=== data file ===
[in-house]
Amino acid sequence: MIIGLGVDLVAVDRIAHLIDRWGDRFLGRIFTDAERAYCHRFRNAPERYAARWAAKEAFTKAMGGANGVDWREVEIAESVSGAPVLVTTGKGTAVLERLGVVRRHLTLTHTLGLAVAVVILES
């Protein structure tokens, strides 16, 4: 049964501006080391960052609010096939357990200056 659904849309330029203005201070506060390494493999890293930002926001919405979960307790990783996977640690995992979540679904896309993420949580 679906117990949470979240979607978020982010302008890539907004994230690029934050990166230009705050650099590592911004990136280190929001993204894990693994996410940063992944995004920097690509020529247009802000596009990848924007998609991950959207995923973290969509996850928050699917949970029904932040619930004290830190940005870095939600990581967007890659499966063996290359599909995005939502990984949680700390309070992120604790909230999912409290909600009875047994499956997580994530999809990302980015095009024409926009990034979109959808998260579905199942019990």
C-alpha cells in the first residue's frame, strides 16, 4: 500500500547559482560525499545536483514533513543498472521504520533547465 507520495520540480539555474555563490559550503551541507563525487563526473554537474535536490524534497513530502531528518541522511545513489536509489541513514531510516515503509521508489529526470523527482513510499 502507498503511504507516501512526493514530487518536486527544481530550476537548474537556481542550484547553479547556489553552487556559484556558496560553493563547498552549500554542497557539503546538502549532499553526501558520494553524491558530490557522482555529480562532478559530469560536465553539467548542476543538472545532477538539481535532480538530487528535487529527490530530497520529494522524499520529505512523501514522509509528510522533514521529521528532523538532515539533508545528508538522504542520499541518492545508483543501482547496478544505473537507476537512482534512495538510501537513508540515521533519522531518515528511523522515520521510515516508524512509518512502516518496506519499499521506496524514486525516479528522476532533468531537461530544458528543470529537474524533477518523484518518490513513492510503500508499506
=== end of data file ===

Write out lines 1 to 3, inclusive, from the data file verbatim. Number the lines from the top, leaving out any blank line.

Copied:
[in-house]
Amino acid sequence: MIIGLGVDLVAVDRIAHLIDRWGDRFLGRIFTDAERAYCHRFRNAPERYAARWAAKEAFTKAMGGANGVDWREVEIAESVSGAPVLVTTGKGTAVLERLGVVRRHLTLTHTLGLAVAVVILES
């Protein structure tokens, strides 16, 4: 049964501006080391960052609010096939357990200056 659904849309330029203005201070506060390494493999890293930002926001919405979960307790990783996977640690995992979540679904896309993420949580 679906117990949470979240979607978020982010302008890539907004994230690029934050990166230009705050650099590592911004990136280190929001993204894990693994996410940063992944995004920097690509020529247009802000596009990848924007998609991950959207995923973290969509996850928050699917949970029904932040619930004290830190940005870095939600990581967007890659499966063996290359599909995005939502990984949680700390309070992120604790909230999912409290909600009875047994499956997580994530999809990302980015095009024409926009990034979109959808998260579905199942019990």